Chipotle Failed To Reimburse For Workers’ Shoes, Atty Argues

Law360, Los Angeles (April 17, 2013, 3:31 PM ET) — A lawyer seeking to represent more than 26,000 Chipotle Mexican Grill Inc. employees asked a California judge Wednesday to certify a class suing the restaurant chain because of its “clear corporate policy” of not reimbursing employees for new work shoes it allegedly required them to buy.

At a sometimes cantankerous hearing, plaintiffs’ lawyer Stephen M. Harris argued in favor of a motion for class certification, saying there was “clear evidence” that Chipotle deducted from workers’ paychecks the cost of footwear in its “Shoes for Crews” program that it started in 2007.

“Sixty-five percent of employees during the period had shoe deductions deducted from their wages,” Harris told Los Angeles County Superior Court Judge Barbara M. Scheper. “This is a pretty clear, simple case.”

But Richard J. Simmons, a lawyer representing Chipotle, lambasted the plaintiffs’ case, stating that the employees had “utterly failed” to show a systemic practice of reimbursement failures at its 235 restaurants throughout California.

“After more than two years of litigation, plaintiffs’ evidence is glaringly insufficient,” Simmons said.

Chipotle gave its employees the option of wearing free, slip-resistant Shoes for Crews “Crewguards” furnished by the restaurant chain. Employees also were permitted to voluntarily buy shoes from Shoes for Crews through payroll deductions and such deductions were authorized in writing, Simmons contended.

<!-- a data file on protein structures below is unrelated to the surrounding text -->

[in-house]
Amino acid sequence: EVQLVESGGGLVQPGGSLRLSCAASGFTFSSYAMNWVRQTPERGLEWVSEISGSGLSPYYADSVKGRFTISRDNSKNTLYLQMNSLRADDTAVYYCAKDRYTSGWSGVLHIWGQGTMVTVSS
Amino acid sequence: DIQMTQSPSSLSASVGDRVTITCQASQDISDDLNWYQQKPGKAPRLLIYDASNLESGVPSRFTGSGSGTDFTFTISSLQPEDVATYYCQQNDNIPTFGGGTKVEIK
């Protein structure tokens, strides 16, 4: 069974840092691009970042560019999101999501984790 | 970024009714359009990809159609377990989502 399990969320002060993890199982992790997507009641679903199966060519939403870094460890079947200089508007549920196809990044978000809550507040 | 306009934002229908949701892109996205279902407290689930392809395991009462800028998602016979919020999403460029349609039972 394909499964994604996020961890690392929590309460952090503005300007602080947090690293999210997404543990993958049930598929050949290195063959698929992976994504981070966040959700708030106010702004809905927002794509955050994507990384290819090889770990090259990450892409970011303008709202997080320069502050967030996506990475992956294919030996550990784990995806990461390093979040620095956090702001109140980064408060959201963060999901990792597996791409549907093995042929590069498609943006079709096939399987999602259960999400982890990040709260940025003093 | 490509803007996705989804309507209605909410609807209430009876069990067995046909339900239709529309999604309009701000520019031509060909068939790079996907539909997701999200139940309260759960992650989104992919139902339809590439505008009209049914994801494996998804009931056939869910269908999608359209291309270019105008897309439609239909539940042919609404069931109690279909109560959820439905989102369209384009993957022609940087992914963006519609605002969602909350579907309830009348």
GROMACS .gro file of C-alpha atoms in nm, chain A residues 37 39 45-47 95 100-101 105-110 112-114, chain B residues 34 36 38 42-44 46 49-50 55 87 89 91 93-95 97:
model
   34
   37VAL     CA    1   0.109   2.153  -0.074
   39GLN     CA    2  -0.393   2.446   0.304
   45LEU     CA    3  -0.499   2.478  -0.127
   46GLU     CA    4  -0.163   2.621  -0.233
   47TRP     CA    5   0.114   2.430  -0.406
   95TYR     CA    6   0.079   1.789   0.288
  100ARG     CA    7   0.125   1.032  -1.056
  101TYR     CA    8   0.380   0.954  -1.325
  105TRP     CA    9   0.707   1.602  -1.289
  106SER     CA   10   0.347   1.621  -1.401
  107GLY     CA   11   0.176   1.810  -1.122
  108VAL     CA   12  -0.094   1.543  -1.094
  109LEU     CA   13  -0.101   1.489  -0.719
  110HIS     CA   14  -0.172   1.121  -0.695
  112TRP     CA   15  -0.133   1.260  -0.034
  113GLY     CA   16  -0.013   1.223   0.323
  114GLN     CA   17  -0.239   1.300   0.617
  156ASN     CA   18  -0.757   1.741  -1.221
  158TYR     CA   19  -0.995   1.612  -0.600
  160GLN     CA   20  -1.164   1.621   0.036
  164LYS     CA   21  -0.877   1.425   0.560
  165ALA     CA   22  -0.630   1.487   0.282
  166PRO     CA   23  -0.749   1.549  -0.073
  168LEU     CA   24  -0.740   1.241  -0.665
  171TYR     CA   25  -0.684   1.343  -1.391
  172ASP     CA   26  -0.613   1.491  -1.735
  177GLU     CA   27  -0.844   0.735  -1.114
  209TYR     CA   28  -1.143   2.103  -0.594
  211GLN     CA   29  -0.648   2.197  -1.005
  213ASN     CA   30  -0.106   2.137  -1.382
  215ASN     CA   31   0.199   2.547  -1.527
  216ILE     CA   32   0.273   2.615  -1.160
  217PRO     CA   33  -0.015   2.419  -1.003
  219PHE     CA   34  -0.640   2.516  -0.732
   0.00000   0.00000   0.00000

He also argued that more than half of Chipotle’s workers never participated in Shoes for Crews and those that did were reimbursed. He highlighted a math error by the plaintiffs’ legal team which showed that 90 percent of employees had their wages deducted for shoes when the actual number was 8.6 percent.

Simmons accused plaintiffs’ counsel of offering “grossly inaccurate and misleading statements” to the court.

In response, Harris admitted his mistake and said, “I plead guilty to not being a math genius. That’s why I became a lawyer.”

Robert L. Starr, another plaintiffs’ lawyers, criticized Simmons for making what he called “disingenuous” arguments and for highlighting the workplace failures of the lead plaintiffs, including one woman fired for fighting with a co-worker. Both of them are now members of the putative class.

“It’s just not right,” Starr said. “It’s sad and it’s shameful.”

Judge Scheper, who at one point admonished Harris for laughing while Simmons made his argument, said she will take the matter under submission and will issue a ruling within 30 days.

Former Chipotle employees Corina Munoz and Keresha Edwards sued the restaurant chain in October 2010, alleging it failed to pay for business-related expenses and issued improper wage statements to workers.

The plaintiffs are represented by Stephen M. Harris of Knapp Petersen & Clarke, by Payam Shahian of Strategic Legal Practices APC and by The Law Offices of Robert L. Starr.

Chipotle is represented by Richard J. Simmons, Daniel J. McQueen, Jason W. Kearnaghan, Cassidy M. English and Robert Mussig of Sheppard Mullin Richter & Hampton LLP.

The case is Corina Munoz et al. v. Chipotle Mexican Grill Inc., case number BC447232, in the Superior Court of the State of California, County of Los Angeles.

Source